This was an impulse purchase. I found it while I was looking in the travel literature section for a book I’d heard about at the TBEX travel bloggers conference, describing one man’s search for Jesus’s foreskin (stolen in 1983 from a Northern Italian village church). I now know that that book, David Farley’s An Irreverent Curiosity, is shelved in an entirely different part of the store, and I’ll return for it, but in the meantime I’ve been happily absorbed in the story of a couple who sail their English narrowboat from their home in Stone, Staffordshire to the edge of England, then across the Channel (madness, in a narrowboat) and down the length of France (also madness, in places) to Carcassonne. The “narrow dog” of the title is their whippet, Jim, who loathes boating, but is otherwise an enchanting companion.
Terry Darlington must make other first-time authors bang their heads against walls. His writing is graceful, poetic, and achingly funny — I’m only going a little overboard when I tell you that reading Narrow Dog is like reading the funnier, more accessible bits of Ulysses. Here, I’ll show you by opening the book at random — at every turn you run into passages like this one:
After dinner I will go and see the crayfish, I said. Jim and I will stun them with the light from our kitchen torch and then we will catch some and have them for lunch tomorrow. Alas, monsieur, said madame, they are fearful, they back away. She backed away from our table, à reculons, à reculons, and with a twitch of her tail she was gone.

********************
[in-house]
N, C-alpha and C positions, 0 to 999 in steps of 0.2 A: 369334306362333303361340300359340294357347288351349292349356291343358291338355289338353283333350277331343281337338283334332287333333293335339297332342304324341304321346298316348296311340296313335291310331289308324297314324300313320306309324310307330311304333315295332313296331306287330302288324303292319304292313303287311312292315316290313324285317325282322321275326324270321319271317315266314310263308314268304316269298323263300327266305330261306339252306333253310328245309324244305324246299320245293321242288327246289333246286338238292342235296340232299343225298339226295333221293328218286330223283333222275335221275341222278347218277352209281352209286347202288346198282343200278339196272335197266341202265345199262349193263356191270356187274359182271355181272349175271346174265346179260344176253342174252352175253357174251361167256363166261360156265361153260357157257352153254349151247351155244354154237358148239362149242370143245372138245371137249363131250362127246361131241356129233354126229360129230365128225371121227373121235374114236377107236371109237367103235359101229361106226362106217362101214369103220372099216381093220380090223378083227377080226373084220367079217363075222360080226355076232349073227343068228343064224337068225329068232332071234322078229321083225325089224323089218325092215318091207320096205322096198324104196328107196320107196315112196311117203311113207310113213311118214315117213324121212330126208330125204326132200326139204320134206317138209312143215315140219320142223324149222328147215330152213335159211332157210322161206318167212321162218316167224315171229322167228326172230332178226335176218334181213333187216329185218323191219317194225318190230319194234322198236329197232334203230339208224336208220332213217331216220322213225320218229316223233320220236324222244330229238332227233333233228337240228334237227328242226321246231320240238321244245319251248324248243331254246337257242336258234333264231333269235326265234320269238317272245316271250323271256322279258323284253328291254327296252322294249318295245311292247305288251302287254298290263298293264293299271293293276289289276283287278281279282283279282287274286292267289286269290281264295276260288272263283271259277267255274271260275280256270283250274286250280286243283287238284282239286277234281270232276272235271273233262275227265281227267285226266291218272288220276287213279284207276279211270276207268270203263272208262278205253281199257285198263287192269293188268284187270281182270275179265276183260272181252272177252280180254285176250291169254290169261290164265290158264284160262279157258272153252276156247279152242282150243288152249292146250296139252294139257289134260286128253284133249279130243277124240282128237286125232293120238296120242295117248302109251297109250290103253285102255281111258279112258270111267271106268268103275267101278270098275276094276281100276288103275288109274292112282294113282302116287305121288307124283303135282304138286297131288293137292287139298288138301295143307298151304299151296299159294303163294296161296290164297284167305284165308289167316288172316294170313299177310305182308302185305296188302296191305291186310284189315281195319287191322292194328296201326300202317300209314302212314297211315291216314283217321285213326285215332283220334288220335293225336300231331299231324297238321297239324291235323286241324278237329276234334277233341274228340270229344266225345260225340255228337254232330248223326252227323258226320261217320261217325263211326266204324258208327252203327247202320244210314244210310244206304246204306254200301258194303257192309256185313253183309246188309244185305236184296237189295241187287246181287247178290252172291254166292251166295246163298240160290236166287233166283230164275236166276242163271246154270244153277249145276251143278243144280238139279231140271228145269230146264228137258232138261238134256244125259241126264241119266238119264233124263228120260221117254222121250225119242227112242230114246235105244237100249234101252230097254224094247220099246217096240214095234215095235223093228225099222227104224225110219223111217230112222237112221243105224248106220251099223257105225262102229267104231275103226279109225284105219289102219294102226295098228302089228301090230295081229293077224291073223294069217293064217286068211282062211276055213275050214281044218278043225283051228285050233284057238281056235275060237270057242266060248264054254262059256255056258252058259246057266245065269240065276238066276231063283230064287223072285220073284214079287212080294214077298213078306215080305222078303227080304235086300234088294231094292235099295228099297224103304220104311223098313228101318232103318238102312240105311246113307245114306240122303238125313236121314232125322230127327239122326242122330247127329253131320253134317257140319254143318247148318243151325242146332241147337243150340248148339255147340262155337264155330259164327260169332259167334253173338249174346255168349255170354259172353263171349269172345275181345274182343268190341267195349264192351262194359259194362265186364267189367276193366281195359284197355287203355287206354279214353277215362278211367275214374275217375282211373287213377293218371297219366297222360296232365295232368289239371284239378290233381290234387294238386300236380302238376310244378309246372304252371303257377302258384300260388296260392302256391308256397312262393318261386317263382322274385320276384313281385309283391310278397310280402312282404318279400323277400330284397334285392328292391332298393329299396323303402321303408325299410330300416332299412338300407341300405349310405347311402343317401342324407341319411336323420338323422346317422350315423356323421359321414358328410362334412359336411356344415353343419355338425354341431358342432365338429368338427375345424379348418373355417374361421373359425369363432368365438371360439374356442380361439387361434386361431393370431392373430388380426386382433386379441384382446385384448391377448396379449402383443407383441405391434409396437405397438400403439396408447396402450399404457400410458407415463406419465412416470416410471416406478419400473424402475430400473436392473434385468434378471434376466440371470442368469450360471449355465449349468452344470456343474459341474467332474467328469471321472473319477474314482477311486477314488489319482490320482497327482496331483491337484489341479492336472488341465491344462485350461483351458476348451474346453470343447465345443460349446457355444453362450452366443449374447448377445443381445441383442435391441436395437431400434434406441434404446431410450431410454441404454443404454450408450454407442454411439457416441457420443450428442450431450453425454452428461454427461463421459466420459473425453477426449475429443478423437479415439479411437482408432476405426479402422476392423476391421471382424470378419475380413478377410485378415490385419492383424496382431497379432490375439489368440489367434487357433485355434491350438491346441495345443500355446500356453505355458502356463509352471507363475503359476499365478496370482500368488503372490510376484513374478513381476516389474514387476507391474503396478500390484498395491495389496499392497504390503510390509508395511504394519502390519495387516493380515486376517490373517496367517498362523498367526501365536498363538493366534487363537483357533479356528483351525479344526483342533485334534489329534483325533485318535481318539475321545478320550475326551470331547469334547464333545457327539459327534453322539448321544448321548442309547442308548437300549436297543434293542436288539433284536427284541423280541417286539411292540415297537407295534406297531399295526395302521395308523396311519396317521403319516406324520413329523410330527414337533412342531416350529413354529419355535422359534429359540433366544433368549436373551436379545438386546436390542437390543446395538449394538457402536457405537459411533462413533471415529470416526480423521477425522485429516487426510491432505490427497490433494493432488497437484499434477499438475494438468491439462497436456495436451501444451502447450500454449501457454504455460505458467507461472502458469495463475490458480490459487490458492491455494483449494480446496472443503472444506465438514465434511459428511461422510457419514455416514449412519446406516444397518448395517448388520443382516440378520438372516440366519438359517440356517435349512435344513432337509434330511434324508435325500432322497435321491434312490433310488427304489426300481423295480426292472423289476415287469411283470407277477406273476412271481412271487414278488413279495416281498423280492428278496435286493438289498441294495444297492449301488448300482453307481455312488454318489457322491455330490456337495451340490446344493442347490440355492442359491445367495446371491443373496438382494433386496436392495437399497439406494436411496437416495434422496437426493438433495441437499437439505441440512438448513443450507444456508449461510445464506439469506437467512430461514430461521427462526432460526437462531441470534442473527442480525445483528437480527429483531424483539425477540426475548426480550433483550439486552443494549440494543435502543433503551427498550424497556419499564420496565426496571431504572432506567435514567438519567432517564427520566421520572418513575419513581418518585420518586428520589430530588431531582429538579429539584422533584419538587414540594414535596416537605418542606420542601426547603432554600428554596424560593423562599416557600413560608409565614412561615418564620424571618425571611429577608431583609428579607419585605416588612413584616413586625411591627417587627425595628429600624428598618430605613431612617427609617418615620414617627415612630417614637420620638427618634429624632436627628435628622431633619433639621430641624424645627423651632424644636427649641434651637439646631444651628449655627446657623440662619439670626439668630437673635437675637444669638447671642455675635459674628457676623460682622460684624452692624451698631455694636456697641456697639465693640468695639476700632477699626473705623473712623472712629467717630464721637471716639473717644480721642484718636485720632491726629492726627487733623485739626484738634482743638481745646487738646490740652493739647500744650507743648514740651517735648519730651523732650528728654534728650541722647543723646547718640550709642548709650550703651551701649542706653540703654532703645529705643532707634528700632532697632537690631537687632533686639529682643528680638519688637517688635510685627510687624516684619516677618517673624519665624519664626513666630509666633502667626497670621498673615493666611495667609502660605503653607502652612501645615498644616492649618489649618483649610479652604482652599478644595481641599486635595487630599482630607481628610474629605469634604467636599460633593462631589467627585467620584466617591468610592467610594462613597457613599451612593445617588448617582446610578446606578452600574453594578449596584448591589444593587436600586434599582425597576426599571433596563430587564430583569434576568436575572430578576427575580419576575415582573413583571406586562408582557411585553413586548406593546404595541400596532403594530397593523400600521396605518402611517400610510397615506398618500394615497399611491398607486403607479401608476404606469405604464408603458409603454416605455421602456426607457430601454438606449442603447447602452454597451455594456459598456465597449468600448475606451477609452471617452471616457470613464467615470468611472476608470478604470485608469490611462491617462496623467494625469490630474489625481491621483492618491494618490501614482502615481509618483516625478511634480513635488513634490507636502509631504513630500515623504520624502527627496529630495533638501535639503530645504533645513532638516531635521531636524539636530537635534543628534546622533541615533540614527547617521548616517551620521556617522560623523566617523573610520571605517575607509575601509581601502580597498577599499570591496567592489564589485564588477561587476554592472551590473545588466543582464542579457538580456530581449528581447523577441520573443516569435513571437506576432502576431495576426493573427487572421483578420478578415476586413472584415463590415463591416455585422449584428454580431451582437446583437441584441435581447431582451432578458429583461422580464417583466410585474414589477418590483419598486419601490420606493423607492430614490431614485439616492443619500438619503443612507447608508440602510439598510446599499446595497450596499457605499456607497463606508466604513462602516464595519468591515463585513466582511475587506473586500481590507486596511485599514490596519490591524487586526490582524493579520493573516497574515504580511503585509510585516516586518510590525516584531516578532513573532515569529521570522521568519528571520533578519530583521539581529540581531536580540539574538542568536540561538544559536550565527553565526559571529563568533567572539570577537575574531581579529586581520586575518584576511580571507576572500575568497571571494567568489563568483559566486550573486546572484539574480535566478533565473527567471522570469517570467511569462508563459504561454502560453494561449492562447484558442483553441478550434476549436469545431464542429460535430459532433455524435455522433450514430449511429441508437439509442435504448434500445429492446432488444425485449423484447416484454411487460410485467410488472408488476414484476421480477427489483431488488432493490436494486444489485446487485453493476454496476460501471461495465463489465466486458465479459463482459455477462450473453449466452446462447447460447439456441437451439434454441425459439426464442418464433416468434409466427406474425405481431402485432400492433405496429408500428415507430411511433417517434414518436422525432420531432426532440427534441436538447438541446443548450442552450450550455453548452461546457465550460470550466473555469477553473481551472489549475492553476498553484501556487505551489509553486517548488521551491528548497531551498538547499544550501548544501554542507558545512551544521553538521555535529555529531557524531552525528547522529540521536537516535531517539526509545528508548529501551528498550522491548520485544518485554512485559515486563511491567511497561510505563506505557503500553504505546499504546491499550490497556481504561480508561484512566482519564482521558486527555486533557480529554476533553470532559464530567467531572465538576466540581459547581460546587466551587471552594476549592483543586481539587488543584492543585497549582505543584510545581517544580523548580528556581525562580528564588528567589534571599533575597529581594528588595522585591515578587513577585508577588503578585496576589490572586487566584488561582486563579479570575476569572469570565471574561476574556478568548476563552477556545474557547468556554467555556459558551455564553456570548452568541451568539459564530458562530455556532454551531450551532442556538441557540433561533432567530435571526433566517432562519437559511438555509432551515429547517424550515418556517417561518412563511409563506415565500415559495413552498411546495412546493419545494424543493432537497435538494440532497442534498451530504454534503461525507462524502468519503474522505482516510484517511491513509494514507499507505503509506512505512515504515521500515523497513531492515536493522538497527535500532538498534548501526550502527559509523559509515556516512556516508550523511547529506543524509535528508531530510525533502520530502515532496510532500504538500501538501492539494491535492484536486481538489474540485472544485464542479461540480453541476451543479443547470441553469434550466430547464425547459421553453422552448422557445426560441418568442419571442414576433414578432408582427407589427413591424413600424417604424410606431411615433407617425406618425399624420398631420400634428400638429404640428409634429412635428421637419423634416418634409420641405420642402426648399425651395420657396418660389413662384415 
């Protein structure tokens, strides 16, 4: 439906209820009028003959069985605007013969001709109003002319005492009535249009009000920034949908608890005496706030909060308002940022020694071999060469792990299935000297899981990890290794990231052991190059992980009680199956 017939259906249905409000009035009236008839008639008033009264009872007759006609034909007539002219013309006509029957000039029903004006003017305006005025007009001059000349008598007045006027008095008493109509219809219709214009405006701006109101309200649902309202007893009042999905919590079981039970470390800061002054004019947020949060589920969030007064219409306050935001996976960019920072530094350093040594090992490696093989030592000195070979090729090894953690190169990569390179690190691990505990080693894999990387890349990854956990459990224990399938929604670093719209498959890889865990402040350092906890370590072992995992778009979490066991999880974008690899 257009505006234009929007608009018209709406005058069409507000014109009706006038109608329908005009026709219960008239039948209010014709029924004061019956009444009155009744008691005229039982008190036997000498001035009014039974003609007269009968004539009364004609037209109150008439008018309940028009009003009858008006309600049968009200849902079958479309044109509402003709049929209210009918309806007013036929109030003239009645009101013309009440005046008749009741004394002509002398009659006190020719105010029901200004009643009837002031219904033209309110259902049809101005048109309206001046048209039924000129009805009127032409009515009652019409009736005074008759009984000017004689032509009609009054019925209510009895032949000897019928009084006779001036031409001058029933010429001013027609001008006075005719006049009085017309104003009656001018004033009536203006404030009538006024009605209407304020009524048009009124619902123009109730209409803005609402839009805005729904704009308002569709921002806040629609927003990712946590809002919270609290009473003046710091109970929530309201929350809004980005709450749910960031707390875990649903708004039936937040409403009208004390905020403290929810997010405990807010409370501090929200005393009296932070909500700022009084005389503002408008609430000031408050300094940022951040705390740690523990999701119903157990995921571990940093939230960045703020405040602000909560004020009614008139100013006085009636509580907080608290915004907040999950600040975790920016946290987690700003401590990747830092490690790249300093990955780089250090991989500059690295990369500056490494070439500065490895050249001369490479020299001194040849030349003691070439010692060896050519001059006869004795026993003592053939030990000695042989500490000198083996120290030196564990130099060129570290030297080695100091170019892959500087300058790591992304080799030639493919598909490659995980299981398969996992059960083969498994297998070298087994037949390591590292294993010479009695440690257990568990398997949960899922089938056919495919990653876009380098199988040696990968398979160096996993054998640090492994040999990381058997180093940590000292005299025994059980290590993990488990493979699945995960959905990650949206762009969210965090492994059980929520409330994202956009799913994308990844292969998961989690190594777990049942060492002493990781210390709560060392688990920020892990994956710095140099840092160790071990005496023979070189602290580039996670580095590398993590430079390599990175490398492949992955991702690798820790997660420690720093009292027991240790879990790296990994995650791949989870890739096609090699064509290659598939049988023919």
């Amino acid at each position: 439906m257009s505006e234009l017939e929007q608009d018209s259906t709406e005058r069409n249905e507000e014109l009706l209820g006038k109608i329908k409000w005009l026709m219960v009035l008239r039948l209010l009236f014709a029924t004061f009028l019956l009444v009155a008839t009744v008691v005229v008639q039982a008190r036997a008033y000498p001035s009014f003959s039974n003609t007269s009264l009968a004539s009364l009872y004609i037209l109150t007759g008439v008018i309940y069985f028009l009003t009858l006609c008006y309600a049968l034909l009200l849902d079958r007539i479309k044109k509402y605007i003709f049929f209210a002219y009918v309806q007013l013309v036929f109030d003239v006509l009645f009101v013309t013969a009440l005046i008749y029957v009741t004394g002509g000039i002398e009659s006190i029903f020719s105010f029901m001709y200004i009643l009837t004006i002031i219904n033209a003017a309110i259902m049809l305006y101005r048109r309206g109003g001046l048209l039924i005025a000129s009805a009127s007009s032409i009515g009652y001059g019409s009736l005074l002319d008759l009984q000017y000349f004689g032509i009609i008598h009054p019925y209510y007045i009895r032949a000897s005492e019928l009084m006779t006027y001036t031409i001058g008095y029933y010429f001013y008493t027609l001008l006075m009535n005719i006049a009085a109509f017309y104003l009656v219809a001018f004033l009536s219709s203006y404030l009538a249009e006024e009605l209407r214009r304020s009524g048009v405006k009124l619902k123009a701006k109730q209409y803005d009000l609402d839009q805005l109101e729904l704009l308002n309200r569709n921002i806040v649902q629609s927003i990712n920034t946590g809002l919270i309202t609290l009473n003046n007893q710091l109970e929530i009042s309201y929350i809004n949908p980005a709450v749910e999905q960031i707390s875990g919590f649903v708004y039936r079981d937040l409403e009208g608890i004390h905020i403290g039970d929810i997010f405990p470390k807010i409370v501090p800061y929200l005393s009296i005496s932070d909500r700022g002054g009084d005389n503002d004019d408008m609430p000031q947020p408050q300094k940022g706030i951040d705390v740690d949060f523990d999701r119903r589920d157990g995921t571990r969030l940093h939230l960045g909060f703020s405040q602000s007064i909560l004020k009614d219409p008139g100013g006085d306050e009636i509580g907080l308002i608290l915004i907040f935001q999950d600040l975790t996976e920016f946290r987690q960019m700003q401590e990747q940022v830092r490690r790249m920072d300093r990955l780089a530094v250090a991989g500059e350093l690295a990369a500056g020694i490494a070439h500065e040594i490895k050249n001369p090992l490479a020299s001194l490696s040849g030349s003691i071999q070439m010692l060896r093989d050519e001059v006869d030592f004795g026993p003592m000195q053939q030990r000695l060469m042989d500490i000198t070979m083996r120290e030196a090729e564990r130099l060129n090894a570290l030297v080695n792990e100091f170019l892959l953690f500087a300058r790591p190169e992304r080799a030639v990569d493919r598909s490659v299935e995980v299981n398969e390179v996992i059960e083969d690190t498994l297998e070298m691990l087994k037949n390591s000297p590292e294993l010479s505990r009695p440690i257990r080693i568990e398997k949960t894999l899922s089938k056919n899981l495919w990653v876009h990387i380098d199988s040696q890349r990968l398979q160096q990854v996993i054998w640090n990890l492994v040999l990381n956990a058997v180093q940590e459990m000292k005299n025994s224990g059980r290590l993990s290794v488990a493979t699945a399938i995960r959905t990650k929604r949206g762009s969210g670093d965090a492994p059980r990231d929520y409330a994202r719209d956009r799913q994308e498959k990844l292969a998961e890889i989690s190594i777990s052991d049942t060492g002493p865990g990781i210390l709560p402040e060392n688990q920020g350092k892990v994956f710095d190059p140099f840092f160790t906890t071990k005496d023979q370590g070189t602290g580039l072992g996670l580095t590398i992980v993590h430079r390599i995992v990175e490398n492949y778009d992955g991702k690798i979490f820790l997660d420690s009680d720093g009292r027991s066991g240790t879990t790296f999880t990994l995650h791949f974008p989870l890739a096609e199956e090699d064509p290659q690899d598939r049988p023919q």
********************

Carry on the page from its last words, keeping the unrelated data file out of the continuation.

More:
The book isn’t perfect, but it’s a great delight, and I’ll be snapping up the sequel (Narrow Dog to Indian River) when I go back to the bookstore for An Irreverent Curiosity.
It’s appropriate that Jim is the focus of the book’s title, because he’s crucial to the tale. “Cowardly, thieving, and disrespectful” he may be, but the Darlingtons’ progress through England, and then Belgium and France, is lined with people who throw themselves to the ground to greet Jim. He keeps his people amused, fit, and socially-engaged. The Darlingtons are sociable people in their own right, and they both speak serviceable, even fluent, French, but their experience, and ours, would be poorer without Jim.
So will we be retiring, buying a narrowboat (or a péniche), and setting off with Chloe? Unclear. Though they laugh at their skills, the Darlingtons, I suspect, are actually good, experienced sailors, and we certainly are not. Our French needs years of help. And the impression you get of life on the canals is not romantic. The Darlingtons are by turns stressed, hot, bored and homesick, but they also experience moments of great beauty and King of Rock and Roll triumph. We might rent a canal boat, and add ourselves to the crowd of hire boats that cross paths with the Darlingtons — who knows where that might lead? And we’ll certainly bring Chloe with us.